Monthly Archives: December 2013

“The Devil Made Me Do It!”

Implicit in an article I’ve written for this website (The Wings of Butterflies, October 2, 2013) is the theoretical ambiguity of the venerable science tenet of cause and effect. The current prattle positing that cause and effect are interchangeable is incompatible with logic. No one is able to prove that the flow of a fire becoming an unlit matchstick is just as possible an event as the ‘conventional’ flow of a matchstick into fire. Concepts that by definition cannot be proved have become very popular since the beginning of this century. Although they jar the intellect, they are harmless abstractions albeit they now proliferate in the formerly objective discipline of science (!). However, the concept’s acceptance in the pseudo ‘sciences’ of sociology and psychology, largely subjective realms, often results in legal injustice.

That is what happened in the case I described in the article cited above. Long ago, I viewed that incident as an ominous indicator of a serious cultural decline. I still do. By that, I don’t merely mean that the student’s murder was unjust (which it was), but that the crime rewarded its perpetrators. The primary factor in that instance of injustice was not, as many people thought, that the student’s murderers ‘got off easy,’ but that they were treated exceptionally softly because they were poor. Poverty, social workers claimed, was the cause of that murder—the killers couldn’t help themselves; they killed the student because being poor was boring.

Recently, another murder was committed for the same ‘reason.’ Three men killed a stranger because they needed a thrill to break their boredom, even if just for a little while. Unlike the celebrated Leopold and Loeb case in the early part of the last century (1924), this recent killing has already faded from the public’s eye. But the classic L & L murder still simmers in discussions about crime and punishment.

[It’s interesting to note that in 1924, Chicago’s radio station did not broadcast the L & L trial on radio because it was thought inappropriate to air a murder trial as entertainment. Can you imagine voluntary abstention today from broadcasting something that is sure to harvest sensational ratings on TV! To his credit, the director of that radio station did not air the L & L trial. But, also to his credit, he did broadcast the equally celebrated Scopes ‘ Monkey Trial.‘].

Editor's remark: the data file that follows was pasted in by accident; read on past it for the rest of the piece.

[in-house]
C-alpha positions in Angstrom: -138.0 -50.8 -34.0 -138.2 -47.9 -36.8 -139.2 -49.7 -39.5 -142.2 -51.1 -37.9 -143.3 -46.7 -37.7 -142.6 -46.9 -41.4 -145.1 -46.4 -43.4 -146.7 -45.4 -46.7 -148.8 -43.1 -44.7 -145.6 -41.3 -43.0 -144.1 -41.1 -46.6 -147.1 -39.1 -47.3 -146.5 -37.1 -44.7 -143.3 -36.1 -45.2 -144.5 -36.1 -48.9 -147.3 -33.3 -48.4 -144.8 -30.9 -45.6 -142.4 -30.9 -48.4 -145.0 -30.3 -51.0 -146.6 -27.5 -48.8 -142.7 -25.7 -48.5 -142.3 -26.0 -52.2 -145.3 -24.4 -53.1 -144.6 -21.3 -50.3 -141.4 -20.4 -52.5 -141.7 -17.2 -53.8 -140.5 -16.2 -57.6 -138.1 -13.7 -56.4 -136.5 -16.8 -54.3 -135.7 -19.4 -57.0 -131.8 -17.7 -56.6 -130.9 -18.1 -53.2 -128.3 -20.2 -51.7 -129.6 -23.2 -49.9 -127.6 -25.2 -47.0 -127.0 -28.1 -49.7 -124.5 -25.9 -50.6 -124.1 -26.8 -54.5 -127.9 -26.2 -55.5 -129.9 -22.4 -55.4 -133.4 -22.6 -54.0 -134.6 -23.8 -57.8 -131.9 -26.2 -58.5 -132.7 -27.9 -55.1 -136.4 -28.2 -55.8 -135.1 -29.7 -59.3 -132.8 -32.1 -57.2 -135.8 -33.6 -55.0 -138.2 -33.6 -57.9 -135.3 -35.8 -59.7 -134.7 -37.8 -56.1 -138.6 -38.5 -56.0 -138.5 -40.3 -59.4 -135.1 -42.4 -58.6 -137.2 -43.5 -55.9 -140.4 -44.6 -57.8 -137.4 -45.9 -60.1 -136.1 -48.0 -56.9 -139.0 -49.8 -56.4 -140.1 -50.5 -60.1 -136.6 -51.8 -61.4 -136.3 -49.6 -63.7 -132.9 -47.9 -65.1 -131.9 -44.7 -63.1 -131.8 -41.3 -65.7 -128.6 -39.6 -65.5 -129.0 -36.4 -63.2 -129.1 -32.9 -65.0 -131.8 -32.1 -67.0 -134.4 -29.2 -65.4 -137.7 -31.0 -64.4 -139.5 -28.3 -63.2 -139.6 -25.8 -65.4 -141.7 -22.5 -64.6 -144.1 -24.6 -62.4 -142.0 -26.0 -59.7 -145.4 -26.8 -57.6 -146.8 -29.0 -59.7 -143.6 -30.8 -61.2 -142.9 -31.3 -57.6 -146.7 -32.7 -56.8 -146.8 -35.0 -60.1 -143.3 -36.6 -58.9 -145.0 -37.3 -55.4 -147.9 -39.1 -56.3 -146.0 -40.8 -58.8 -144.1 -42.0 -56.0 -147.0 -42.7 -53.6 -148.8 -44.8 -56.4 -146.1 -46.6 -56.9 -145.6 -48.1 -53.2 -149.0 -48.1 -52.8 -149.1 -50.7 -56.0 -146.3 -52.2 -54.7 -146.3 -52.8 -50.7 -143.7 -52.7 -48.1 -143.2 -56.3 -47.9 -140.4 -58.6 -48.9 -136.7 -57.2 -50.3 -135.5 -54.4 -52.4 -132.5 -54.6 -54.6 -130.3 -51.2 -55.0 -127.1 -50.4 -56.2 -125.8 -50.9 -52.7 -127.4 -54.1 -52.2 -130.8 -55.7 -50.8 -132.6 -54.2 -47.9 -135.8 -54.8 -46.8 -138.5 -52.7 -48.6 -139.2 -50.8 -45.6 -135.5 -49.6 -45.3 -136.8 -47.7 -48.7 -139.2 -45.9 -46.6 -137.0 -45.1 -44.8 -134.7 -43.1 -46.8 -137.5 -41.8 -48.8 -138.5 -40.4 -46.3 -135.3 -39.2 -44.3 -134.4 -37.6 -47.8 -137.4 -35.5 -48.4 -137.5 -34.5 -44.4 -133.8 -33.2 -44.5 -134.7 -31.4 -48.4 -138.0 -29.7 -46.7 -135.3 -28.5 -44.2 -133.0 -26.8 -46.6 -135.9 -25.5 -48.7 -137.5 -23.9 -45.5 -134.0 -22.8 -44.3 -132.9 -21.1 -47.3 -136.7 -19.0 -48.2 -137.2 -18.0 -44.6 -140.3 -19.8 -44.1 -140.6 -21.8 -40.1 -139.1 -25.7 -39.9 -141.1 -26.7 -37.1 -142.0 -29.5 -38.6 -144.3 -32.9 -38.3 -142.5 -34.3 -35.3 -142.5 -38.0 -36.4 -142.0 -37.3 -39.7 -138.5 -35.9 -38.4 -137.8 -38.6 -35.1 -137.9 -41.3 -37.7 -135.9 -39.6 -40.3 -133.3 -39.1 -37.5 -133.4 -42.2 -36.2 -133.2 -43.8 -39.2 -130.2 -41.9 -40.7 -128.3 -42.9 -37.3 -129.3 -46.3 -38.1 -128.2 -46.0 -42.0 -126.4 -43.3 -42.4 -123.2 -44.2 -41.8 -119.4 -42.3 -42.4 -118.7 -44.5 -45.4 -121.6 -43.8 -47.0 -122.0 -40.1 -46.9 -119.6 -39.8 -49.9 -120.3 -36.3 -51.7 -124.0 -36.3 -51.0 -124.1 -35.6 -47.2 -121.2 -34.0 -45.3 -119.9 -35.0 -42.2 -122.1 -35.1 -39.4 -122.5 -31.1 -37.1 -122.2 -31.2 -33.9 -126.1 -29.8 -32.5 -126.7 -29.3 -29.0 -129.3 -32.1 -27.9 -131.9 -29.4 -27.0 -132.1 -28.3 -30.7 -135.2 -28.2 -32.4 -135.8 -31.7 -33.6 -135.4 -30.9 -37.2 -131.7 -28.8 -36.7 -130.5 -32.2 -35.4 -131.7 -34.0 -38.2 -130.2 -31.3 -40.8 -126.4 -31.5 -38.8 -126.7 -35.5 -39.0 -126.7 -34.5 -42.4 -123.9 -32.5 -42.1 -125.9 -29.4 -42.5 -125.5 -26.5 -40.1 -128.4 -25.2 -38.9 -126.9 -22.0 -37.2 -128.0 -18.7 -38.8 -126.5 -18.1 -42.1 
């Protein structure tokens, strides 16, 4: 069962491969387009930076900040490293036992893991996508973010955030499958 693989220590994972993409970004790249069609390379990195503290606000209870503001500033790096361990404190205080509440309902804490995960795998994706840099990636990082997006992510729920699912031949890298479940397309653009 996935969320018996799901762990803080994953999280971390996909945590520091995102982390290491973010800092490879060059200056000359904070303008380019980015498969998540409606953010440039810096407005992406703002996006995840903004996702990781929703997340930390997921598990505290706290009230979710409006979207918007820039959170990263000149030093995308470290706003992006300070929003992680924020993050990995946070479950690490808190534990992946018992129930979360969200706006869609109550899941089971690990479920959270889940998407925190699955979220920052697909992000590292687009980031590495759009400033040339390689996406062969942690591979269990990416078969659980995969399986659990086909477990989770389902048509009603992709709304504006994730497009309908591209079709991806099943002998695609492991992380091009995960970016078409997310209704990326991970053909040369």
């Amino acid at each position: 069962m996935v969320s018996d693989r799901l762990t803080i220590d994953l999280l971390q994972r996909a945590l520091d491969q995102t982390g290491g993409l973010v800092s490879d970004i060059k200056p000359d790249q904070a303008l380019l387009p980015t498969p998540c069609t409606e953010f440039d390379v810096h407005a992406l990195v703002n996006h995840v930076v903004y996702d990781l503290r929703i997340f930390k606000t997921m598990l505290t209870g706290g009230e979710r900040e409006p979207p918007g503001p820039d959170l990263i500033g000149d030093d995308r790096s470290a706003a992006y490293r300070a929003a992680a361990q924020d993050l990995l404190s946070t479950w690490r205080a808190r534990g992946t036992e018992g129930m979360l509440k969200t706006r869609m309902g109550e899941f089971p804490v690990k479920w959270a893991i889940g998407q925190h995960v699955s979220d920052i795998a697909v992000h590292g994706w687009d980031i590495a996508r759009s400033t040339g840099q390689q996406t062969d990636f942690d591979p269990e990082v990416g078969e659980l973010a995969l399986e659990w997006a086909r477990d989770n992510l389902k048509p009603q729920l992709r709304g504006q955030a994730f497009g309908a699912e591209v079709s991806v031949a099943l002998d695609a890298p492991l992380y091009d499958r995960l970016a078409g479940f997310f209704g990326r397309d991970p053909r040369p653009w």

According to many pseudo scientists, we are basically products of our environment. It was so, they claim, for the poor men who murdered an innocent stranger to relieve their pain from poverty. It was also so for Leopold and Loeb. Apparently, some of the very poor and the very rich suffer from the same affliction and commit murder ‘for the hell of it.’ The affliction is boredom, a result of their financial circumstances.

The latest infamous victim of boredom is the “poor little rich boy,” Ethan Couch. At his trial, his expensive lawyer had a psychologist testify that Ethan suffered from being too rich and got whatever he wanted from his parents, the consequence of which was the fatality of several innocent victims. Therefore, the psychologist argued, it was Ethan’s parents who were the cause of those deaths, not Ethan. The judge bought it.

Buying that defense reveals the judge as someone who endorses the notion that behavior is largely determined by outside forces, a.k.a. environment, not individual will. L & L, Ethan, and the other thrill seekers were all afflicted by the common denominator of the very rich and very poor: boredom. [Here, it is important to note that Ethan is most likely not on the same morally bankrupt level as the other bored men—rich or poor—who killed for pleasure. Killing for pleasure, of course, is at the very bottom of immoral behavior. But Ethan was not tried for his bankrupt morality or for being a brat.] Legally, however, the judge was unjust with her outrageously disproportionate leniency.

I know very little about formal adjudication, but I do know that Ethan’s judge reinforced the very premise that made him drive seventy miles per hour and kill four people, i.e., she deemed him too rich to be punished. Obviously, Ethan’s punishment was determined by a failed judge. Her extremely lenient sentence of probation is consonant with the notion that individual behavior is primarily motivated by external forces.

I’m sure that the outrage of millions of people online was motivated by their prejudice against the very wealthy. Those same millions are considerably less outraged by crimes committed by the poor, especially if the criminals are young. Injustice has many faces.

I don’t know if the judge had the power to sentence Ethan with a lifetime ban on driving cars, but that sounds more like justice to me. In any case, the sentence of a lifetime without driving a car is just my fantasy. Objectively, however, there can be no equivocation about the maxim that in the United States we are equal under the law. In that context, the judge’s sentence is not criminal, but it is shockingly unjust. Loud and clear, its message is that something other than an individual’s will is responsible for his behavior—a concept at least as dubious as the reversal of cause and effect.

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